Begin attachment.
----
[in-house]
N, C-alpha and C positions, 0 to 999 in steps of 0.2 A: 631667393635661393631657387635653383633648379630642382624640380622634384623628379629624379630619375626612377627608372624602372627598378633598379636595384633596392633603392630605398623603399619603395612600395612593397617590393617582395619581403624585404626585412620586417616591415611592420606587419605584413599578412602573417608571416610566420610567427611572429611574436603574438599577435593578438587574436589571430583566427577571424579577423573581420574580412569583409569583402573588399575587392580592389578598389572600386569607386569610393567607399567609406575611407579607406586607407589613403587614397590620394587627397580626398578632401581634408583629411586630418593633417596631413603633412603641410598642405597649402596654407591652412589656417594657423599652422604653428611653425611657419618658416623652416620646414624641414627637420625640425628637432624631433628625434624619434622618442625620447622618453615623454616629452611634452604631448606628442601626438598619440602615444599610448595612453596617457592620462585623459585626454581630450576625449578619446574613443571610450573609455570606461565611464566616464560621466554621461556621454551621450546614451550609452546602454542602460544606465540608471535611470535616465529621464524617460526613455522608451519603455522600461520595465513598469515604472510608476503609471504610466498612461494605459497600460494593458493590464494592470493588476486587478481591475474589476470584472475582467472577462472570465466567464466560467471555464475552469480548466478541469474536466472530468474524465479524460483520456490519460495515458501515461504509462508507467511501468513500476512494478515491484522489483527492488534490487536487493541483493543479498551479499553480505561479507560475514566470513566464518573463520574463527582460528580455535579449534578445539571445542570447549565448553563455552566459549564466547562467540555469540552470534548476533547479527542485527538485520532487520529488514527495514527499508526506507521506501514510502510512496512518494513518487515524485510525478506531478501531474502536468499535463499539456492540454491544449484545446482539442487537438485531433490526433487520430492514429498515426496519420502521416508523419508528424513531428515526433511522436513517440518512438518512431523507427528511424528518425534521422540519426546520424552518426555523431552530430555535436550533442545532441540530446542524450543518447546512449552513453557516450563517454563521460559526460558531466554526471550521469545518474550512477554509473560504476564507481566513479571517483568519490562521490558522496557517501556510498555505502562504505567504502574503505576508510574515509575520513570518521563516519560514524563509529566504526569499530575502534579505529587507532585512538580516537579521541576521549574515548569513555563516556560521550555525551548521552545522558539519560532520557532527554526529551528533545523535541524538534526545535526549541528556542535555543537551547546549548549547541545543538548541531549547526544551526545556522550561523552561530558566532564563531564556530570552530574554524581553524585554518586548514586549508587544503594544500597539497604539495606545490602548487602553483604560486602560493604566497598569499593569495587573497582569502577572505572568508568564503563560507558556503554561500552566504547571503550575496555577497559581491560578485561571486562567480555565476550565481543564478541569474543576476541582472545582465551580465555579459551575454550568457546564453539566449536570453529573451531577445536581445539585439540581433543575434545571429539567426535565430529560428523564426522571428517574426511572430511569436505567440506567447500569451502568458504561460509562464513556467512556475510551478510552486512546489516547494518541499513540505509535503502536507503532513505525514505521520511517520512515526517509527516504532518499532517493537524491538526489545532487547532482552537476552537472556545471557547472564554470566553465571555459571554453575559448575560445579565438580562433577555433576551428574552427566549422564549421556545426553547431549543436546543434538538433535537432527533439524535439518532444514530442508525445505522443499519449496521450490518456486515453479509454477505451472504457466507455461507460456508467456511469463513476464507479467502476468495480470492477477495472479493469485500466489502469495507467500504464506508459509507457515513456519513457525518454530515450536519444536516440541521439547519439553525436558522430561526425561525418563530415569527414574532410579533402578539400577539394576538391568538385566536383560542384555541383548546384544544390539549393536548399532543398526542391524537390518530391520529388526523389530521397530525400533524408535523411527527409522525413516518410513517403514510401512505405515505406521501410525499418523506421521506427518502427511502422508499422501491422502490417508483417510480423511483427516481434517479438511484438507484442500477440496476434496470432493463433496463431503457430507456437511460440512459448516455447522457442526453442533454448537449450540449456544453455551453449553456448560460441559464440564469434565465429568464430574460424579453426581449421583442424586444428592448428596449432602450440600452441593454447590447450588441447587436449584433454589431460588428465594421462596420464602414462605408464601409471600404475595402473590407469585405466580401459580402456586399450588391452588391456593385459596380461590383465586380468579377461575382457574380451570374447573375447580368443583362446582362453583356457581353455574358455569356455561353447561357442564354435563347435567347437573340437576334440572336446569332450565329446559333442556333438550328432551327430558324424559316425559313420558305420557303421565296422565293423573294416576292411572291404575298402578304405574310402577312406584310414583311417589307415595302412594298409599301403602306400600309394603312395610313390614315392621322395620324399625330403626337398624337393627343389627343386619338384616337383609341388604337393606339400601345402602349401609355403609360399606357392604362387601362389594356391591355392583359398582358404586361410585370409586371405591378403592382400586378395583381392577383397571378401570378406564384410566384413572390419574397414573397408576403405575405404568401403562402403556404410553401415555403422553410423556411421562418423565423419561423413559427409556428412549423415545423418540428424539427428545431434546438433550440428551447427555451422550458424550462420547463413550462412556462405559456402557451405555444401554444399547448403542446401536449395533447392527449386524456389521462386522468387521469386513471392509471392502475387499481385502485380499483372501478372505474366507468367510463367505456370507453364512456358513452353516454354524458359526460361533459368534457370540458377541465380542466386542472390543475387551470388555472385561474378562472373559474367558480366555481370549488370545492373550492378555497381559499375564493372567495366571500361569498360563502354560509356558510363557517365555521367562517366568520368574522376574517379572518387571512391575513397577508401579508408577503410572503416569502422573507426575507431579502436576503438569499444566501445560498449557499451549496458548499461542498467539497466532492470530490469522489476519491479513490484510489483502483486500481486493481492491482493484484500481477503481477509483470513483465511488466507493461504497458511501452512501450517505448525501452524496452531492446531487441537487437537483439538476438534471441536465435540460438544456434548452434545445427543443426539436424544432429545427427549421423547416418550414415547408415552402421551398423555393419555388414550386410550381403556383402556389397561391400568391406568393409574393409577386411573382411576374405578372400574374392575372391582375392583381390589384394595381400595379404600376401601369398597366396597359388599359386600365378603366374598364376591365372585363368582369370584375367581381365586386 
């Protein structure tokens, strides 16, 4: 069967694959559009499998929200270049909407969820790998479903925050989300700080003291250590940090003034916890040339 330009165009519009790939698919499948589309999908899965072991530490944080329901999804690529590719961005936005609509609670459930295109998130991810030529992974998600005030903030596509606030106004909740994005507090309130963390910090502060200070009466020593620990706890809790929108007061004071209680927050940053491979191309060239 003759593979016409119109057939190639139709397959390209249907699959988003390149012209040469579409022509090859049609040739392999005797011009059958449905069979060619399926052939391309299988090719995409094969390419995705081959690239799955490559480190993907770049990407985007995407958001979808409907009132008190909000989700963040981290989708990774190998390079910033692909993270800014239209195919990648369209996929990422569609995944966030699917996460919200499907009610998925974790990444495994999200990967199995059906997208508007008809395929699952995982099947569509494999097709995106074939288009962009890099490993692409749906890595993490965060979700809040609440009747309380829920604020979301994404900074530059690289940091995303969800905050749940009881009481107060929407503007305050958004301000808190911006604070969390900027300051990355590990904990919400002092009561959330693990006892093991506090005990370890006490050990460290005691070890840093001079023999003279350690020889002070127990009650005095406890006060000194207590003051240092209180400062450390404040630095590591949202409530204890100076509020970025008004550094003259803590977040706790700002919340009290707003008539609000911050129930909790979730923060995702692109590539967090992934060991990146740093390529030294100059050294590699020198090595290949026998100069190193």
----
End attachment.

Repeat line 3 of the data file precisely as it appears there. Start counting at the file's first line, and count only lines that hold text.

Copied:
């Protein structure tokens, strides 16, 4: 069967694959559009499998929200270049909407969820790998479903925050989300700080003291250590940090003034916890040339 330009165009519009790939698919499948589309999908899965072991530490944080329901999804690529590719961005936005609509609670459930295109998130991810030529992974998600005030903030596509606030106004909740994005507090309130963390910090502060200070009466020593620990706890809790929108007061004071209680927050940053491979191309060239 003759593979016409119109057939190639139709397959390209249907699959988003390149012209040469579409022509090859049609040739392999005797011009059958449905069979060619399926052939391309299988090719995409094969390419995705081959690239799955490559480190993907770049990407985007995407958001979808409907009132008190909000989700963040981290989708990774190998390079910033692909993270800014239209195919990648369209996929990422569609995944966030699917996460919200499907009610998925974790990444495994999200990967199995059906997208508007008809395929699952995982099947569509494999097709995106074939288009962009890099490993692409749906890595993490965060979700809040609440009747309380829920604020979301994404900074530059690289940091995303969800905050749940009881009481107060929407503007305050958004301000808190911006604070969390900027300051990355590990904990919400002092009561959330693990006892093991506090005990370890006490050990460290005691070890840093001079023999003279350690020889002070127990009650005095406890006060000194207590003051240092209180400062450390404040630095590591949202409530204890100076509020970025008004550094003259803590977040706790700002919340009290707003008539609000911050129930909790979730923060995702692109590539967090992934060991990146740093390529030294100059050294590699020198090595290949026998100069190193």